I arranged a writing date with Geena, me arriving as Good and Proper opened at 10am, Geena sensibly taking it more slowly, as we had both been out late the night before.

 

I eased myself in gently by catching up on my reviews. I’d not had much luck with the books I’d chosen this week, with two favourite authors failing to engage me, so I wasn’t feeling very positive on that front, but it was good to have a straightforward writing task to start off the day.

 

I spent quite a while going through an old writing notebook and transcribing the various notes I’d taken at workshops and events, as well as recording bits of ideas that hadn’t been developed yet. I’m never sure about the value of doing this, as I rarely go back and read notes from events, but I’d rather collect and keep them electronically than lose them - plus rereading and recording them might make them stick in my head, and the bits of ideas may come in useful one day.

 

One thing I came across during the above exercise was a whole load of notes for a story I’ve been noodling around with all year. I first had the idea during a Writer’s Block Detox course I did back in January and I’ve been periodically making notes for it ever since, but never actually got round to writing it. So, I collated all the notes for that to see if I could kick-start my brain into thinking about it properly.

 

I helped Geena with a blog post for her Master’s programme in media communications, which was really interesting and made me feel useful.

 

Then my brain died and I had to call a halt to productive output. But I managed about four decent hours of work.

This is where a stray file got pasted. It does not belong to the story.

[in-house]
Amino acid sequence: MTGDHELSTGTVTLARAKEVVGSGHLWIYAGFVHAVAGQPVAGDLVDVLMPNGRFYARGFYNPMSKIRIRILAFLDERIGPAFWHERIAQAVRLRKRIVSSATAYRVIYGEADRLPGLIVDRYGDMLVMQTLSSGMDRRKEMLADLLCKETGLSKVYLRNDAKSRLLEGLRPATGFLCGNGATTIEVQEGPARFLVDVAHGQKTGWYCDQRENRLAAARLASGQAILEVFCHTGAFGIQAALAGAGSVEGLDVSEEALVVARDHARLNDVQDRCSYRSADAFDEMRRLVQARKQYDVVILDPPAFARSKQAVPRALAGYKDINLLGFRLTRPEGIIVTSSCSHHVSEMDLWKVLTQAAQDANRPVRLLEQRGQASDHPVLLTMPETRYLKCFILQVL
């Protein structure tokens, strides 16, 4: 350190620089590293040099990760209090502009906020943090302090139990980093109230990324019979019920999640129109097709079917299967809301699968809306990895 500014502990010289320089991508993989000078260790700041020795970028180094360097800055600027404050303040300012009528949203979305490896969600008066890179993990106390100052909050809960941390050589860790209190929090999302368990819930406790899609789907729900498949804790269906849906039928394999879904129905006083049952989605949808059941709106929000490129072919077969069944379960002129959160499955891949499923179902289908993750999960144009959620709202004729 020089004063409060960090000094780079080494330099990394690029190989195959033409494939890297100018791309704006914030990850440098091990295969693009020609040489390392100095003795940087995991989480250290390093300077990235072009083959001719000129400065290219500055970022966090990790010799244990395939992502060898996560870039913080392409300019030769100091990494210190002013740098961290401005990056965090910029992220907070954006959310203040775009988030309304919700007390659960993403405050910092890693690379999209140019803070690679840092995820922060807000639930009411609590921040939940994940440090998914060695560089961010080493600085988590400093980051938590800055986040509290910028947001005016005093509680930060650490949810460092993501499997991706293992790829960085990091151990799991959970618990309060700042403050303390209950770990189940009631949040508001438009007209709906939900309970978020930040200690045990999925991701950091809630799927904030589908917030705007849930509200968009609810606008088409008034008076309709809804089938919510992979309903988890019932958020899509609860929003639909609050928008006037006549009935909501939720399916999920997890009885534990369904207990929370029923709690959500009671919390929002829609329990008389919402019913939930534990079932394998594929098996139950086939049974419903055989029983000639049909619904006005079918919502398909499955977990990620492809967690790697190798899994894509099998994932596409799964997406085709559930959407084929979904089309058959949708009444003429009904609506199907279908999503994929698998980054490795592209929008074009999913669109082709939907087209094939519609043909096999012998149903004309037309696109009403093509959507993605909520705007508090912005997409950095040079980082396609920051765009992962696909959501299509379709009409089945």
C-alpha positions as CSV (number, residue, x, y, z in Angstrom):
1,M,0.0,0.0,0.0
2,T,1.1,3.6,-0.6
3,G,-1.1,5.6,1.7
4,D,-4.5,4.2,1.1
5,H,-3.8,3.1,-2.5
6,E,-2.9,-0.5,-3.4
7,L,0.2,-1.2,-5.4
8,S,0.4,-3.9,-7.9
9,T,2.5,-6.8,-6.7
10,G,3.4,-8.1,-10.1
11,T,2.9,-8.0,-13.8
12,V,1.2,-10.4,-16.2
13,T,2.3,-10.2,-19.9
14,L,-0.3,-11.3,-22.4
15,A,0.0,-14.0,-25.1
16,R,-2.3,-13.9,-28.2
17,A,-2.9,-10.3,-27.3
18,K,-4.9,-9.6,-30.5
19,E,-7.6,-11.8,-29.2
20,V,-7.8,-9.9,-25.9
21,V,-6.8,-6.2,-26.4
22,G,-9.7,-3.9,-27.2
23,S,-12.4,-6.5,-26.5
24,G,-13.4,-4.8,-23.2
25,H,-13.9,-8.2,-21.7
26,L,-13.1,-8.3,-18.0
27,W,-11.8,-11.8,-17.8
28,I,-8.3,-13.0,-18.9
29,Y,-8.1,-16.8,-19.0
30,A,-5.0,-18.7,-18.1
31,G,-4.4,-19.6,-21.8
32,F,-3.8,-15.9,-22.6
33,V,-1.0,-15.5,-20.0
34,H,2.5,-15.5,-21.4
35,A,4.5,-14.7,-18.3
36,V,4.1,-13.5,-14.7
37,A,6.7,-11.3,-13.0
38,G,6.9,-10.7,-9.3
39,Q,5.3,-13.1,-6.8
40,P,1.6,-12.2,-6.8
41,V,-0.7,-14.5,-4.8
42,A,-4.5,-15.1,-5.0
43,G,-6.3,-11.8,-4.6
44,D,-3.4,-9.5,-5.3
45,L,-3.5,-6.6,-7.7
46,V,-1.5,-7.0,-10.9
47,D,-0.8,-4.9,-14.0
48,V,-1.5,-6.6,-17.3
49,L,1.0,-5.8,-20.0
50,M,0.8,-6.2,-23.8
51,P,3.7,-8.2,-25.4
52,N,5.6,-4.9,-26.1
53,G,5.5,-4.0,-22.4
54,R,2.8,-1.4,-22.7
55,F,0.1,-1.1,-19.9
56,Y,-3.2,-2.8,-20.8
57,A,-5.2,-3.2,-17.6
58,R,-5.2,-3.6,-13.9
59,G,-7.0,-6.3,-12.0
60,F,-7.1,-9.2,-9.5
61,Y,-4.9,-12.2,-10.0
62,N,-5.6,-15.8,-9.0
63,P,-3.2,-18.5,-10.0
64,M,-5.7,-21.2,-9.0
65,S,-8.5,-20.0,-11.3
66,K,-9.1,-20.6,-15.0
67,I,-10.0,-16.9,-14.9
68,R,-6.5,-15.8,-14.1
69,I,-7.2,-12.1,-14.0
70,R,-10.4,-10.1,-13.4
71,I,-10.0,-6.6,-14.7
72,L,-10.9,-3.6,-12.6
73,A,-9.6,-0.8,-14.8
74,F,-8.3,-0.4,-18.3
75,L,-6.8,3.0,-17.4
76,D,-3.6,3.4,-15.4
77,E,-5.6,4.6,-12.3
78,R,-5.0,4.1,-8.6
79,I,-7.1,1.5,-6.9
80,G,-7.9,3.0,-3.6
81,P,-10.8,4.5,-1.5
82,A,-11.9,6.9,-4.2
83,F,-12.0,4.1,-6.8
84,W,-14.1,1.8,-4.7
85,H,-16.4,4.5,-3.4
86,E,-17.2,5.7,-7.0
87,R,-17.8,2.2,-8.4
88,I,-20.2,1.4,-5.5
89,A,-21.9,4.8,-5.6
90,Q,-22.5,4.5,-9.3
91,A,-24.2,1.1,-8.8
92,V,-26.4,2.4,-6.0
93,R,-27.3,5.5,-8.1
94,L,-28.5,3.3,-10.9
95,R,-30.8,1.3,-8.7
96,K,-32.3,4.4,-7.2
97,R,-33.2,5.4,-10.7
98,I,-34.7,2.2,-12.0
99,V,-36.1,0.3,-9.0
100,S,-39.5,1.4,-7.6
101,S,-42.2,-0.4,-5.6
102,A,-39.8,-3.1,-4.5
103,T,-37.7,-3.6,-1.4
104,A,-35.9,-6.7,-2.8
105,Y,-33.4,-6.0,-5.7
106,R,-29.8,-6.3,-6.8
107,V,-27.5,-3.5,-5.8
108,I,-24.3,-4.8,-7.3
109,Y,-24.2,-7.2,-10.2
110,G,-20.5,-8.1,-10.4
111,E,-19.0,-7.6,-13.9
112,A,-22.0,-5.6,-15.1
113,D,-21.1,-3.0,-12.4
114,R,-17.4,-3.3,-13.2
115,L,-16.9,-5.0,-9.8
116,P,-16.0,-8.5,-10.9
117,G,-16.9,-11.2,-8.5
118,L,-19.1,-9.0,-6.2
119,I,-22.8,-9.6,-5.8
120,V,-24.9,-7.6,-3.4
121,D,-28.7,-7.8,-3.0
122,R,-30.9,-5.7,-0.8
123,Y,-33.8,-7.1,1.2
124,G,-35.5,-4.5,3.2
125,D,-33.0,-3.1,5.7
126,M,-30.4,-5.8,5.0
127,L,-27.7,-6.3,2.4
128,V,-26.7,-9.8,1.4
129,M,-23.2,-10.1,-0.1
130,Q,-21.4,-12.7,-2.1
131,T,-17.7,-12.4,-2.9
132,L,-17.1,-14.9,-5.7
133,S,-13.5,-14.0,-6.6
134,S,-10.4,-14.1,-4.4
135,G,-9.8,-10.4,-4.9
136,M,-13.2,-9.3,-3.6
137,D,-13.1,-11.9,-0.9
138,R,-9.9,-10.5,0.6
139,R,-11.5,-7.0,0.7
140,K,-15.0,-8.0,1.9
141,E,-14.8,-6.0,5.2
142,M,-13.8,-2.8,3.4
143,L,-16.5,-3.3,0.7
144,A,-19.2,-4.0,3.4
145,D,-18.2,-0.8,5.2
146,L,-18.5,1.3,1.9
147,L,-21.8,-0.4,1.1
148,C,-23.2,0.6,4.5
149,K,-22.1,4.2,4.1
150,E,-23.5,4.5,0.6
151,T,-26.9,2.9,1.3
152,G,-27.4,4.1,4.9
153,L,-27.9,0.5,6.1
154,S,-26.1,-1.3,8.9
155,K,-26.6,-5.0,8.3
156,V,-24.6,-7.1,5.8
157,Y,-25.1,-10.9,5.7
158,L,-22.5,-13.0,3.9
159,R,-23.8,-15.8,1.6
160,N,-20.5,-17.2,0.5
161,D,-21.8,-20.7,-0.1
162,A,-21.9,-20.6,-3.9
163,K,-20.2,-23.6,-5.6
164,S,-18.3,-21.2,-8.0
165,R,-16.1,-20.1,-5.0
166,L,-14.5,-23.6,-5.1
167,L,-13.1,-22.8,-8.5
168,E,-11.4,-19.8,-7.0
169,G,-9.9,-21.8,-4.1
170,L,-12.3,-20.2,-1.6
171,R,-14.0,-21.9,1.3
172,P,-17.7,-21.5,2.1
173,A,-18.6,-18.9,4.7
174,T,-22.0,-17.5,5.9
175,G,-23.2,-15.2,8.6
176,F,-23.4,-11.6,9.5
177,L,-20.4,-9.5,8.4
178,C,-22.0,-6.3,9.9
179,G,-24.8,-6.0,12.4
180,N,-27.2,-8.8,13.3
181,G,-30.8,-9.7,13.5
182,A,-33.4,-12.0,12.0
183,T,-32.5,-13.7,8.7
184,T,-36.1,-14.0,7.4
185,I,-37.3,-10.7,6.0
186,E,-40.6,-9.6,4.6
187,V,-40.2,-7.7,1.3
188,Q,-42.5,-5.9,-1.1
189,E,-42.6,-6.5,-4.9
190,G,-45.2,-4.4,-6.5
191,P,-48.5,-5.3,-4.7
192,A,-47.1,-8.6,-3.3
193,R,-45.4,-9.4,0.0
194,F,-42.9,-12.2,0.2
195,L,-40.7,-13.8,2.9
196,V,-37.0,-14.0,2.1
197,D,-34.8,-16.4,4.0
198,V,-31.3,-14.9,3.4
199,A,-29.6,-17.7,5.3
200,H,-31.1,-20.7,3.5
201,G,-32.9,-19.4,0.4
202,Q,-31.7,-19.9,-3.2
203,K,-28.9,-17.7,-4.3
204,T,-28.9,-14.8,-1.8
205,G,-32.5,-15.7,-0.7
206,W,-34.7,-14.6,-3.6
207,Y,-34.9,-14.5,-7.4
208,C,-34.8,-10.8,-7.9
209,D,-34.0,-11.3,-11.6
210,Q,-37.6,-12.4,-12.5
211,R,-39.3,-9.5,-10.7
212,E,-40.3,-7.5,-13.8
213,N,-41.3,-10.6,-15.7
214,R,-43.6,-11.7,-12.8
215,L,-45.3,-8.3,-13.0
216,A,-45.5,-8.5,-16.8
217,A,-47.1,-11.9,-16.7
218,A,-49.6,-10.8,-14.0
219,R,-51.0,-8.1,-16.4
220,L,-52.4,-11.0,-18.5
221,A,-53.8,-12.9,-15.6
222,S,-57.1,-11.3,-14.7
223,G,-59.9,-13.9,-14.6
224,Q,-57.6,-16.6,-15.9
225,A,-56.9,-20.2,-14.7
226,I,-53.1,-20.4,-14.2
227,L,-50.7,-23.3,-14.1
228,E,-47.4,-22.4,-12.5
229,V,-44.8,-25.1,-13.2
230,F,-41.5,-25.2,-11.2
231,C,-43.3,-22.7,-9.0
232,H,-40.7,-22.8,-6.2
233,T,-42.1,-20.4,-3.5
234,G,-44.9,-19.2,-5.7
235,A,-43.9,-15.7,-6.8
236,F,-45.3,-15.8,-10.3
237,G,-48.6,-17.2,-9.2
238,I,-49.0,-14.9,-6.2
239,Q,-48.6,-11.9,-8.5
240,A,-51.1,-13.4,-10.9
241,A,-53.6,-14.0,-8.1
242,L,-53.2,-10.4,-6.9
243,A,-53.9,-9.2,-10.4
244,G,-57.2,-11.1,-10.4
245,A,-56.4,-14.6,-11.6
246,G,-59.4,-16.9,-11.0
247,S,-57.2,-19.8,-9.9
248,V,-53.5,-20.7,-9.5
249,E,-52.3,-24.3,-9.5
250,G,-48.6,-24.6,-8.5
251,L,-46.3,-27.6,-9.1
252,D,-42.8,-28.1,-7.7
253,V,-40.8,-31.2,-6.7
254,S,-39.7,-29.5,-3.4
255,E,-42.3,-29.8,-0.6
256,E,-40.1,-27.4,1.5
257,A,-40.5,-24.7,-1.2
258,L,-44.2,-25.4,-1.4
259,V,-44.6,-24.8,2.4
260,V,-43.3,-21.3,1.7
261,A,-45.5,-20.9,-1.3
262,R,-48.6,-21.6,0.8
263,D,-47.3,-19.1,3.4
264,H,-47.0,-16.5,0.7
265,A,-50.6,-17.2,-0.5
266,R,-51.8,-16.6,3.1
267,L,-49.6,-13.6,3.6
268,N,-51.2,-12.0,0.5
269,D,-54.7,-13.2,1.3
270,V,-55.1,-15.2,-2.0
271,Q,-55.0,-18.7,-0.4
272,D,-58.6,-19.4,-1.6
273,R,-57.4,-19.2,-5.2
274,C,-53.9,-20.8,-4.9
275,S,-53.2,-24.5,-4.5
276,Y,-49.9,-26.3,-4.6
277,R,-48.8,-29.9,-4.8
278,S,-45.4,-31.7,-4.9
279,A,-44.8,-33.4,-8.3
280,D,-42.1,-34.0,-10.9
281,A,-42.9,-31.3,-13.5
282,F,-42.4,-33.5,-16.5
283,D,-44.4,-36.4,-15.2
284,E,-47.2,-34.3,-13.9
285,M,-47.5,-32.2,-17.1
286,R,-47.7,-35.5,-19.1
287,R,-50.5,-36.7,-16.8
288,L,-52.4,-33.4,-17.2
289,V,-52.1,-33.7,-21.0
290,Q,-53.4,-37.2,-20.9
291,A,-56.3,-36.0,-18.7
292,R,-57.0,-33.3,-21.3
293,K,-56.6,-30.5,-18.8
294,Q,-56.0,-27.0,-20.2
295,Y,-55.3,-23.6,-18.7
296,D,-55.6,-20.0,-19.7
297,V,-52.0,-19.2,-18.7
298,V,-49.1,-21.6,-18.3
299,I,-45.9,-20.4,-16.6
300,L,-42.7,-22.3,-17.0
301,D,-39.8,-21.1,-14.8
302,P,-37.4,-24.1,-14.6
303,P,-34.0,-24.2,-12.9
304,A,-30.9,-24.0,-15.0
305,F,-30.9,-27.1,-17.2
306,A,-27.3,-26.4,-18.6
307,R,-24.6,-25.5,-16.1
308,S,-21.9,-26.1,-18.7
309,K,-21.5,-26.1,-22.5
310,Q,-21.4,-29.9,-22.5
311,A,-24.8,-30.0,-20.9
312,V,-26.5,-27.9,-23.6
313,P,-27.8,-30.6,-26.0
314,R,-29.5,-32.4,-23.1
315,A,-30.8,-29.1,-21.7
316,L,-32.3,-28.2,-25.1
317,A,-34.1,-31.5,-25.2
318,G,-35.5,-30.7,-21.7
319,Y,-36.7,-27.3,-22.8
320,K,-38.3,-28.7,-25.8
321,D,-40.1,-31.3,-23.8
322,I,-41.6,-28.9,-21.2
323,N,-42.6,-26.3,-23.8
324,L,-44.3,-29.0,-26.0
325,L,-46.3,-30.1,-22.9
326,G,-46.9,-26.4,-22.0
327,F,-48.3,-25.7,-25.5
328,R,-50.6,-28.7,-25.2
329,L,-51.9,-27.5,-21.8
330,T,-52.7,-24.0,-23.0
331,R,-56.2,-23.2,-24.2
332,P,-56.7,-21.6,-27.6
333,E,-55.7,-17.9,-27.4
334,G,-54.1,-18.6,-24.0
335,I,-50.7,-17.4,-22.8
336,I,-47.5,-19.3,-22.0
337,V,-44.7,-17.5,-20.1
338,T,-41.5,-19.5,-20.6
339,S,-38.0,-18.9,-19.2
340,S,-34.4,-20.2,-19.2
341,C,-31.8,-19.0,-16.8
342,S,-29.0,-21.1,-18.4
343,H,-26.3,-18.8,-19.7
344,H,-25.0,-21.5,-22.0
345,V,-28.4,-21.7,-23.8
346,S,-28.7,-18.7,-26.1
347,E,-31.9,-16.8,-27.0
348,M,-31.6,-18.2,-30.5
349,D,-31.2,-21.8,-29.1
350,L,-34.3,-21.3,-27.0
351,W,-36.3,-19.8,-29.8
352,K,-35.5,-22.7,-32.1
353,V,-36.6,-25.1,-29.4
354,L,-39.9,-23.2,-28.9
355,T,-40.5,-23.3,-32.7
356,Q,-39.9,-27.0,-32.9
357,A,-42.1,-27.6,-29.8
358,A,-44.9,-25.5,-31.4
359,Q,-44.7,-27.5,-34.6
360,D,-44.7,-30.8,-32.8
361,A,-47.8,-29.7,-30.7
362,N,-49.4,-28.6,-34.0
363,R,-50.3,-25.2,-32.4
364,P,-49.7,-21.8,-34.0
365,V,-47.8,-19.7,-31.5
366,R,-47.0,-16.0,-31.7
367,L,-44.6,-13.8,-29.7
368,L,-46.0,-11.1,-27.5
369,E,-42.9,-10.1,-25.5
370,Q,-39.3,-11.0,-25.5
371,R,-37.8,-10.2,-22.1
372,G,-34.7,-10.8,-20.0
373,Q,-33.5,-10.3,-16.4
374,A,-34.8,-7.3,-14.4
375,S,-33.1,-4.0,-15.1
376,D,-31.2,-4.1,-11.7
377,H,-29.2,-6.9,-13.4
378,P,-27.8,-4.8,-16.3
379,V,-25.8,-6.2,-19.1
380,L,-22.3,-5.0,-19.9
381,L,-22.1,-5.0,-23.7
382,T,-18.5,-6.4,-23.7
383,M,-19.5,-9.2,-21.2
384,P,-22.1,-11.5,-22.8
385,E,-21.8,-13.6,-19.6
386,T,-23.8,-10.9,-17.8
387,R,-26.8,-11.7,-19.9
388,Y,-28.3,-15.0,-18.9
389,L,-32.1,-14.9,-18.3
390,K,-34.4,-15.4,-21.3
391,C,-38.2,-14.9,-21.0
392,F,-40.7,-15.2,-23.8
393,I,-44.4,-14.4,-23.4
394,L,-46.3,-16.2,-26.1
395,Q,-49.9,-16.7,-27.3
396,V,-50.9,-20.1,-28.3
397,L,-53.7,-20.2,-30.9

Posted on 20 November 2017 14:39

Summary:

 

Not much in the way of writing progress this week - too many fun, social things got in the way!

 

Monday:

 

I helped Bear post his account of our marvellous weekend away at a reading retreat, and then posted my own account as well.

 

Wednesday:

 

I met Hannah for a writing date, and caught up on many reviews.

 

I also made amendments to the story I posted on Scribophile last week, based on the critiques I received.

 

I then posted another story on Scribophile and did a few critiques of my own to move it up the queue to the main spotlight.

 

Posted on 13 November 2017 14:44

At this year’s NAWG-Fest in September, I met Cressida Downing, who was one of the tutors. She also runs reading retreats with her friend, Sara Noel, and I went on one this weekend just gone.

I’ve been to lots of retreats over the last few years - generally for writing - but this was the most luxurious, indulgent, well-catered weekend I’ve ever spent. They really had thought of everything - goody bags full of wonderful gifts, spare essentials in case you forgot to pack anything, reading lights for borrowing, and an amazing range of food, to suit any dietary requirements. As someone with diabetes, I’m used to organisers just assuming I won’t have dessert, and that I’ll forego snacking, which is always rather depressing. Here, though, there were cheese plates to round off each delicious meal, low sugar muesli for breakfast, and both low sugar and savoury snacks, so I felt very well looked-after.

The main purpose of the weekend, of course, was reading. I carve out time in my busy weekly schedule for my writing, but I don’t do the same for reading, so it was glorious to set aside many hours over the course of a weekend to do just that. Cressi called me a few weeks beforehand to talk about my reading, and provided me with a list of recommended books, one of which she lent me over the weekend. I’m not usually very good at concentrating on one thing for long periods of time, so I had packed my usual array of other activities (knitting, writing, TV episodes) but I found them entirely unnecessary. There was something about the atmosphere at the retreat that made me really want to dedicate all my attention to my reading, and I never felt the need to take a break and do something else.

Obviously, there were welcome interruptions in the form of meals, and Cressi offered optional walks on both days (which I did take and very much enjoyed). Cressi and Sara were always available in the kitchen for conversation and very attentive provision of refreshments. But I was at my happiest, curled up in an armchair in the lounge, with up to three of the other attendees, just reading, reading, reading and reading some more. There’s something very companionable about sharing a space with other people who are all reading, and I loved every minute of it.